ILR Research Review - Fall 2017

November 30, 2017 | This special double-issue of the ILR Research Review features a wealth of insight and analysis on the world's rapidly changing litigation environment. The research contained in this issue targets exploitative litigation at home and abroad, examining numerous developments ranging from hyper-aggressive trial lawyer advertising in the U.S. to the imminent expansion of class actions in Europe.

Additional Resources

All Results for Asbestos

Chamber Releases Study on Impact of Asbestos Lawsuits

January 22, 2003 | Press Release

WASHINGTON, D.C., Jan. 23, 2003 - The United States Chamber of Commerce today released new research that shows how asbestos lawsuits not only adversely affect the companies being sued but also cause secondary harm to other businesses, governments, communities and individuals. Read More »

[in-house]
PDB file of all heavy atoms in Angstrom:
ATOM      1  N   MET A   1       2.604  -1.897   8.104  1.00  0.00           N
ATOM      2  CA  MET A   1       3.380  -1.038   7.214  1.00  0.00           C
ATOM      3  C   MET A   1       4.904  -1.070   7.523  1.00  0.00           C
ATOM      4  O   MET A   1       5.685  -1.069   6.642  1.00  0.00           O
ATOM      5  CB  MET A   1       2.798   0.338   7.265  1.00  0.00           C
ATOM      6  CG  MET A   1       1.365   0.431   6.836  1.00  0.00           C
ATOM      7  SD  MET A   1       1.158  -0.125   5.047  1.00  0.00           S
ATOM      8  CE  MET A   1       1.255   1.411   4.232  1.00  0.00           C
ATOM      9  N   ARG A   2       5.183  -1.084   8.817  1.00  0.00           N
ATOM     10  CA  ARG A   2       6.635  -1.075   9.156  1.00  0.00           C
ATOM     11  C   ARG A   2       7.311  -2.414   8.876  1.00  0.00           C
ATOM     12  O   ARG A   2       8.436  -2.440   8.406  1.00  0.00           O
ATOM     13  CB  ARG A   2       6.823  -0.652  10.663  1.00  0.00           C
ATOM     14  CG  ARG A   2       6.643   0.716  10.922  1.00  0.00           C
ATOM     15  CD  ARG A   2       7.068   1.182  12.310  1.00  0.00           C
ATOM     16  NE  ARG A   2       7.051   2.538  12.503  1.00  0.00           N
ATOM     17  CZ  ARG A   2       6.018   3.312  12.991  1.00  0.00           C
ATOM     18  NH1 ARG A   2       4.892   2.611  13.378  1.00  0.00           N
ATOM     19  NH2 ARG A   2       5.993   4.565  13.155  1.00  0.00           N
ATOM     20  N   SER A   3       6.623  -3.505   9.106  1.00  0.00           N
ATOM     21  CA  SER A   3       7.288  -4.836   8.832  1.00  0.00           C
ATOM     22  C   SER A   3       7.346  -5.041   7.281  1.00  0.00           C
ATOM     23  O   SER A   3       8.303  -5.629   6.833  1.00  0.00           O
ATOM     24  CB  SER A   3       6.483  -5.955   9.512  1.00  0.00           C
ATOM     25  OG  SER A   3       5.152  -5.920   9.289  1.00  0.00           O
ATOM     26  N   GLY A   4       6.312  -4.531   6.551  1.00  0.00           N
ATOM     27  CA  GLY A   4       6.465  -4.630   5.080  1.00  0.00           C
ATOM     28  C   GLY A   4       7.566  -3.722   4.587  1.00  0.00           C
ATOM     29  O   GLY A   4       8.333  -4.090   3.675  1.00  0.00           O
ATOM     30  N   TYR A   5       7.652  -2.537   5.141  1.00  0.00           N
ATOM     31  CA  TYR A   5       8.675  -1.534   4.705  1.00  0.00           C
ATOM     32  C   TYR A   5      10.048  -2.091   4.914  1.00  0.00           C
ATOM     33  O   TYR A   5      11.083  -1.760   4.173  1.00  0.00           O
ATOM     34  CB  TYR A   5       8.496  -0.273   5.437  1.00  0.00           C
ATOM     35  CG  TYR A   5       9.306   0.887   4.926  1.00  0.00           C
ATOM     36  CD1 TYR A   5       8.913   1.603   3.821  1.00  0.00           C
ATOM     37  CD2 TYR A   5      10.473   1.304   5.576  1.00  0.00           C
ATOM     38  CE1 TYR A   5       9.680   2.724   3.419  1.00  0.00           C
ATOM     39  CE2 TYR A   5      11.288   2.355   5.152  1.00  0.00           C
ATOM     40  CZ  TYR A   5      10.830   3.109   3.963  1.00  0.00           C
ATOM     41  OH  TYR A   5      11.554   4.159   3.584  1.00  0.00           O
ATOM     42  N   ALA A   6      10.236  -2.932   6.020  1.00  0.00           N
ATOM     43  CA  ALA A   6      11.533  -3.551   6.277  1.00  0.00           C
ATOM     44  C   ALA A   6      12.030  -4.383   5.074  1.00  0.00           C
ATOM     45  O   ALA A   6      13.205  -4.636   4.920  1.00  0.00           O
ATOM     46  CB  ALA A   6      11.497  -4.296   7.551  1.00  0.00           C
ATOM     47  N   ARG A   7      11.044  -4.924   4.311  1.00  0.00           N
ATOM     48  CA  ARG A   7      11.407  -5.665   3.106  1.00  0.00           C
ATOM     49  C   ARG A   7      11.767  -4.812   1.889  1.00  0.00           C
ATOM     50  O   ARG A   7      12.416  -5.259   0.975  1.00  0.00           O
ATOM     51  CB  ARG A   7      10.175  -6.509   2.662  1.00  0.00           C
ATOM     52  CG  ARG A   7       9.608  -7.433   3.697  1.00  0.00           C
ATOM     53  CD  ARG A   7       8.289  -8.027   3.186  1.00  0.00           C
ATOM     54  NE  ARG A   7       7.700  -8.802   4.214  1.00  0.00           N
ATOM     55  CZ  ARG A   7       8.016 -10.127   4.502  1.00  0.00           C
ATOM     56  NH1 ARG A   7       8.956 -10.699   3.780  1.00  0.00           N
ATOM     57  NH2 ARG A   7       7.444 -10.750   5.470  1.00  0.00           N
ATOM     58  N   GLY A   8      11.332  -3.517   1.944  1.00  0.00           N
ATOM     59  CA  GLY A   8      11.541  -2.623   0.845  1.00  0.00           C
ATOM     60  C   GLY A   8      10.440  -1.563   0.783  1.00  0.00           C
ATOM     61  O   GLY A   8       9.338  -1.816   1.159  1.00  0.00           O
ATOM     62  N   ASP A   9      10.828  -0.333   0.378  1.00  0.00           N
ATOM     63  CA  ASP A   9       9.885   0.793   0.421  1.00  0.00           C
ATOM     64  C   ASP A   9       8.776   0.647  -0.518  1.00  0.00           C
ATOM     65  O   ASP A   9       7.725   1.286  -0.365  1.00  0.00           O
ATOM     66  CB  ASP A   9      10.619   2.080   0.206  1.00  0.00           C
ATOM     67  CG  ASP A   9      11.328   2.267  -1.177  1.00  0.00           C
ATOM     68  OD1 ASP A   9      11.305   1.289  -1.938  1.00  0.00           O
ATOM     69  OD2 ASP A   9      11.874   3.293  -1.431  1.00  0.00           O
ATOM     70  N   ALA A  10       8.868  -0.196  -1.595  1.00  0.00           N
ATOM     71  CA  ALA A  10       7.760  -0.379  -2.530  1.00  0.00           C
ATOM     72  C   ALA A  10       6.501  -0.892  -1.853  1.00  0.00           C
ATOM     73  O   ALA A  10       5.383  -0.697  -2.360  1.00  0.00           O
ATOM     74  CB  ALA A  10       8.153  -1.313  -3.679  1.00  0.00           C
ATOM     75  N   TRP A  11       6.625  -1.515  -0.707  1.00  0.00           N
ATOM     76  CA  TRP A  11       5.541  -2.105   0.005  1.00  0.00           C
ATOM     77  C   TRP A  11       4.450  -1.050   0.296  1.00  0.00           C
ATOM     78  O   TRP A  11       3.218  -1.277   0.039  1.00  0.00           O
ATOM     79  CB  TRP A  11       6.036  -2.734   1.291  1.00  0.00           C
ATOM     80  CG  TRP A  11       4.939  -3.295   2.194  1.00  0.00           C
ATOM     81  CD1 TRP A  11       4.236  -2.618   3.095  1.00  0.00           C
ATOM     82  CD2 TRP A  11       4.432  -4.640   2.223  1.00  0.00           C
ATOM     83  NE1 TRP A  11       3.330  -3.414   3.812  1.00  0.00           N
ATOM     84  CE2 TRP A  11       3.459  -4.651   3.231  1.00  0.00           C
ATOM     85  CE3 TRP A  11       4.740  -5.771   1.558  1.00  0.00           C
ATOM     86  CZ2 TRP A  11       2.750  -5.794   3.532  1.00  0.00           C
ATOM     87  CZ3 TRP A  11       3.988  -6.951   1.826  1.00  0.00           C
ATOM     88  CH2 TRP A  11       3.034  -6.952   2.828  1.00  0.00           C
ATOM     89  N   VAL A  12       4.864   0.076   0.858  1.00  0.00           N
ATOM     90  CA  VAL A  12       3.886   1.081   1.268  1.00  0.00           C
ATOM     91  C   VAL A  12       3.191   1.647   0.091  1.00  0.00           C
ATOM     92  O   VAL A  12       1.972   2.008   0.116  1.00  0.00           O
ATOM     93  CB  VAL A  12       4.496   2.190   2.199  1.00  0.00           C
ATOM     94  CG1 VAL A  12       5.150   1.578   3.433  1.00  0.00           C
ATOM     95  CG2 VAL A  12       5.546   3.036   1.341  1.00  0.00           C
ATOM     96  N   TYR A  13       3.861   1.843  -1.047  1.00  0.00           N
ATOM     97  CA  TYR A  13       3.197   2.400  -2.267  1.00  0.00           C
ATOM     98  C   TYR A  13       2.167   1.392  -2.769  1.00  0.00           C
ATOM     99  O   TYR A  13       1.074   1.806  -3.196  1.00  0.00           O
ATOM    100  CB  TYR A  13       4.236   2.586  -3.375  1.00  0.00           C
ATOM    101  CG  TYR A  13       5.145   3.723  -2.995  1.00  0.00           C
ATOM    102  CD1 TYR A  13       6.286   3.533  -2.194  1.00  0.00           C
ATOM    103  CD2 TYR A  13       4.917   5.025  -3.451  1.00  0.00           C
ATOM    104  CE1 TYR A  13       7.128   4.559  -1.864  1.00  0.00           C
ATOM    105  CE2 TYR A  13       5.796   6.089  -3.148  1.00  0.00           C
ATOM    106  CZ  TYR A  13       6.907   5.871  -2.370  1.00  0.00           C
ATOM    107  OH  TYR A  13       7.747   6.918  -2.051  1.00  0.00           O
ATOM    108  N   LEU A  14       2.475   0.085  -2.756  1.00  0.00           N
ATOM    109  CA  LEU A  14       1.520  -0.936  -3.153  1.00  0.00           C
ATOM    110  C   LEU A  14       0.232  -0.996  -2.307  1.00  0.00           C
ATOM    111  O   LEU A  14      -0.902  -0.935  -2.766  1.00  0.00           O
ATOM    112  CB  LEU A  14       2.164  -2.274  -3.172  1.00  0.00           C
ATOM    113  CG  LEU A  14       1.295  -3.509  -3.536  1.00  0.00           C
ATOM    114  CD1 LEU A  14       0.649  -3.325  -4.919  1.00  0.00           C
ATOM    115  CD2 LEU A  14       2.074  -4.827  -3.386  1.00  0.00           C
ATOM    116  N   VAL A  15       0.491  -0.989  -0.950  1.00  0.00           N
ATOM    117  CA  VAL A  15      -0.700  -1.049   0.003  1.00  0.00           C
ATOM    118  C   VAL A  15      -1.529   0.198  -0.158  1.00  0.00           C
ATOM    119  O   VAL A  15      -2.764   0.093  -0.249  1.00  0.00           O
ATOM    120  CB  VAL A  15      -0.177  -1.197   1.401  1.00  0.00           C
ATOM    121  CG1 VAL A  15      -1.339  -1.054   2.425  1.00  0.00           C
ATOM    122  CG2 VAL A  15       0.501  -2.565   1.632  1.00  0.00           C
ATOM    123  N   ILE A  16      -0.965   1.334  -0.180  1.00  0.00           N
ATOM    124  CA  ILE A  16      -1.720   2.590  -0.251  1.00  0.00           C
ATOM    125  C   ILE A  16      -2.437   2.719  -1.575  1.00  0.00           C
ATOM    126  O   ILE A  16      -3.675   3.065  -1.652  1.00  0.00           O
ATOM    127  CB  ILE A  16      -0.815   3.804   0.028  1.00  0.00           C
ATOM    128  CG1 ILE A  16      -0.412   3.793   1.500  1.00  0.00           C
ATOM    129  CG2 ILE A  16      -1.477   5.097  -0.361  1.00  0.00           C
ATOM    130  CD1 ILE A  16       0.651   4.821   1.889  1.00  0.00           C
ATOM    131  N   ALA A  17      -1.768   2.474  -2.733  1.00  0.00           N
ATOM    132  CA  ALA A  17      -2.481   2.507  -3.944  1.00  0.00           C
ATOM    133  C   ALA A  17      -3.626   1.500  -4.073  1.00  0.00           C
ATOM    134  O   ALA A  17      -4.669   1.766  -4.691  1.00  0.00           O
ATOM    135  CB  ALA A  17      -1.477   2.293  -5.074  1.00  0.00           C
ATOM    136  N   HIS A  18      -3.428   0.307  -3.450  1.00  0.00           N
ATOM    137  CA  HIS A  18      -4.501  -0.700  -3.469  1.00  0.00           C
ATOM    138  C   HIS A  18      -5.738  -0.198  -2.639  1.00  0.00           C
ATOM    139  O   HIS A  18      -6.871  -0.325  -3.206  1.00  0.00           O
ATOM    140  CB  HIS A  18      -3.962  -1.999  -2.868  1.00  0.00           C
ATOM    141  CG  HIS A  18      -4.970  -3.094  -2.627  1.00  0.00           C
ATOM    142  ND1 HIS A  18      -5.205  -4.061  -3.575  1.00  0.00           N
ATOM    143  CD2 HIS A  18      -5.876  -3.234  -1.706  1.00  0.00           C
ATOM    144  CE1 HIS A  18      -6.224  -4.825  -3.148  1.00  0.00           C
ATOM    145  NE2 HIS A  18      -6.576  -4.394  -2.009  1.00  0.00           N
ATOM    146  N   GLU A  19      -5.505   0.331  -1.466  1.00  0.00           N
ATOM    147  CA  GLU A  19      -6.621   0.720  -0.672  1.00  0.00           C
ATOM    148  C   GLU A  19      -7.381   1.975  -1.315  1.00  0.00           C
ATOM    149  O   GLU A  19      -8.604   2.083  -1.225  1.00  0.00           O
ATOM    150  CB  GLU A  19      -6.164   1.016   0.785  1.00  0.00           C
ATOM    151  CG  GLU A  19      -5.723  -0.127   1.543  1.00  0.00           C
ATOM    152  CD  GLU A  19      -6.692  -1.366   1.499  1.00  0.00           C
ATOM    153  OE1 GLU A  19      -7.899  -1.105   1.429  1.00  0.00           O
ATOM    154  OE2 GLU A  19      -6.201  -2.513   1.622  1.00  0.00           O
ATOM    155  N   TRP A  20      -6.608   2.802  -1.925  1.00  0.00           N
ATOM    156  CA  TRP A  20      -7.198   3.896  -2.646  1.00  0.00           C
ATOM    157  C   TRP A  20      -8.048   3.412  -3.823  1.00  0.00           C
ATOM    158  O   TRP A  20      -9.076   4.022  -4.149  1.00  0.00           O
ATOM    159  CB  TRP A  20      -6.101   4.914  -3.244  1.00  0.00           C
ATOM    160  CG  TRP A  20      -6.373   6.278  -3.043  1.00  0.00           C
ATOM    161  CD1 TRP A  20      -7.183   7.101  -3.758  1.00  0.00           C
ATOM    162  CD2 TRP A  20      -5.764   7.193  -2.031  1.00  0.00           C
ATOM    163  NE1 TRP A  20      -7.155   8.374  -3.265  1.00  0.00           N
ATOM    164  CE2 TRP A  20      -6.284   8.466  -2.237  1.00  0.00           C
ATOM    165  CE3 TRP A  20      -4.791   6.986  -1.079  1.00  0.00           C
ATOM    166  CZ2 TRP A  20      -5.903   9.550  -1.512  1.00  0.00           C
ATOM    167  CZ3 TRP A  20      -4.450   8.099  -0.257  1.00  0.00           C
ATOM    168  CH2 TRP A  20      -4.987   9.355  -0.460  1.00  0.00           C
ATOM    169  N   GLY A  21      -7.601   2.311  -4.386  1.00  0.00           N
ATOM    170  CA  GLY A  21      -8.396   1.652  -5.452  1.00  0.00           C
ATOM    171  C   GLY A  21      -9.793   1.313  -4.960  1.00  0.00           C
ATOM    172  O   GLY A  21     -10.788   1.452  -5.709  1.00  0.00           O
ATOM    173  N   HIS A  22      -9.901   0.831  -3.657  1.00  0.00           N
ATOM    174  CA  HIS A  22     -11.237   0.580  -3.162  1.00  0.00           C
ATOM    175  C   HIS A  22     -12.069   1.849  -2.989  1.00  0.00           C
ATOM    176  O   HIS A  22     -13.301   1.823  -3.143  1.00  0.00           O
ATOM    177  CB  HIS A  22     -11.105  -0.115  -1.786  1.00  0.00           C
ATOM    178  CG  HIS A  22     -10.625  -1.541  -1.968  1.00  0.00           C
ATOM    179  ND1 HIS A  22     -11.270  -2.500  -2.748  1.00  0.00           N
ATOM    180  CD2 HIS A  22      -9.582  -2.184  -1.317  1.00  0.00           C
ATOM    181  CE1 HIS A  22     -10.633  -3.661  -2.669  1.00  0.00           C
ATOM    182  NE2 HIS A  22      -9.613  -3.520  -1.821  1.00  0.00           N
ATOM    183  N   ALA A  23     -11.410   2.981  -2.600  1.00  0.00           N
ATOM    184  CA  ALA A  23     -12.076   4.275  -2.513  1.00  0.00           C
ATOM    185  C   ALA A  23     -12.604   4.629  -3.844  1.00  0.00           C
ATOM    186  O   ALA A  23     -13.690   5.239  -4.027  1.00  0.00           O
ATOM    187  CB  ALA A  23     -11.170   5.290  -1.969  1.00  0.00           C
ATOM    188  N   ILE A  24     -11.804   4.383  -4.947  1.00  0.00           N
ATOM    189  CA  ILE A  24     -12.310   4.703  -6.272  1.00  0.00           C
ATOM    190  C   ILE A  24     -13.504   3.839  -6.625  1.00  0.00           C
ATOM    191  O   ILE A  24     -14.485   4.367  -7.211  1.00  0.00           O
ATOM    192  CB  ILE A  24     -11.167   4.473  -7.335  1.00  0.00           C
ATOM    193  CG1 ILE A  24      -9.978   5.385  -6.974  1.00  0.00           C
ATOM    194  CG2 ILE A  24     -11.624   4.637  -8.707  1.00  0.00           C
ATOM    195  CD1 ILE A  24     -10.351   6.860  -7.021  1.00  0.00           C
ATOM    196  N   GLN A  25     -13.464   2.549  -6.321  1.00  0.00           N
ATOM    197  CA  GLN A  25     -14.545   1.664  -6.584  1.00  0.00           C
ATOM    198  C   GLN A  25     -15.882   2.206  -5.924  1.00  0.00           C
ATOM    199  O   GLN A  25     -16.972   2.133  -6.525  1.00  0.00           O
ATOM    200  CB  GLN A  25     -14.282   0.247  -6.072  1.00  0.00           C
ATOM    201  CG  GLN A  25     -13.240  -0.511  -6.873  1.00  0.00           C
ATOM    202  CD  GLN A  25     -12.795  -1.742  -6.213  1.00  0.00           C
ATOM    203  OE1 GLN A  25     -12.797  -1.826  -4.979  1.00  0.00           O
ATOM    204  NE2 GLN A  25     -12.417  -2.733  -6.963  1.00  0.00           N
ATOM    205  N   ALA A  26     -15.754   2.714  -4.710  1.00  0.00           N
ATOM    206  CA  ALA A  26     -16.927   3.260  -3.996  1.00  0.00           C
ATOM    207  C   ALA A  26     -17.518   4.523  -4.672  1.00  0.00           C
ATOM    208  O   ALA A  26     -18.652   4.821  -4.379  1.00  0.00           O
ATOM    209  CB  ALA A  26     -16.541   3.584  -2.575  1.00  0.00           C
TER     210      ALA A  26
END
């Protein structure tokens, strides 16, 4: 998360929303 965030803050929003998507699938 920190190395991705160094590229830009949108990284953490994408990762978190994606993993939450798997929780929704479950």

Chamber Supports House Judiciary Committee Asbestos Litigation Reform Bill

March 15, 2000 | Press Release

WASHINGTON, D.C., March 16, 2000 - The United States Chamber of Commerce today called the House Judiciary Committee's passage of the Fairness in Asbestos Compensation Act (H.R. 1283) an important step toward resolving billions of dollars in compensation claims. The asbestos litigation reform bill is designed to speed settlements, unclog courts and restore a measure of predictability for affected companies. The proposal establishes federal authority to speed compensation to the hundreds of thousands of people physically harmed by asbestos. Read More »

In the News Today - March 17, 2017

December 31, 1969 | News and Blog

The Missouri Senate passed a bill this week by a 21-11 vote that would allow judges to decide whether experts' testimony would be reliable based on "sufficient facts" and "reliable principles and methods," as well as being "reliably applied" to the facts of the case. Read More »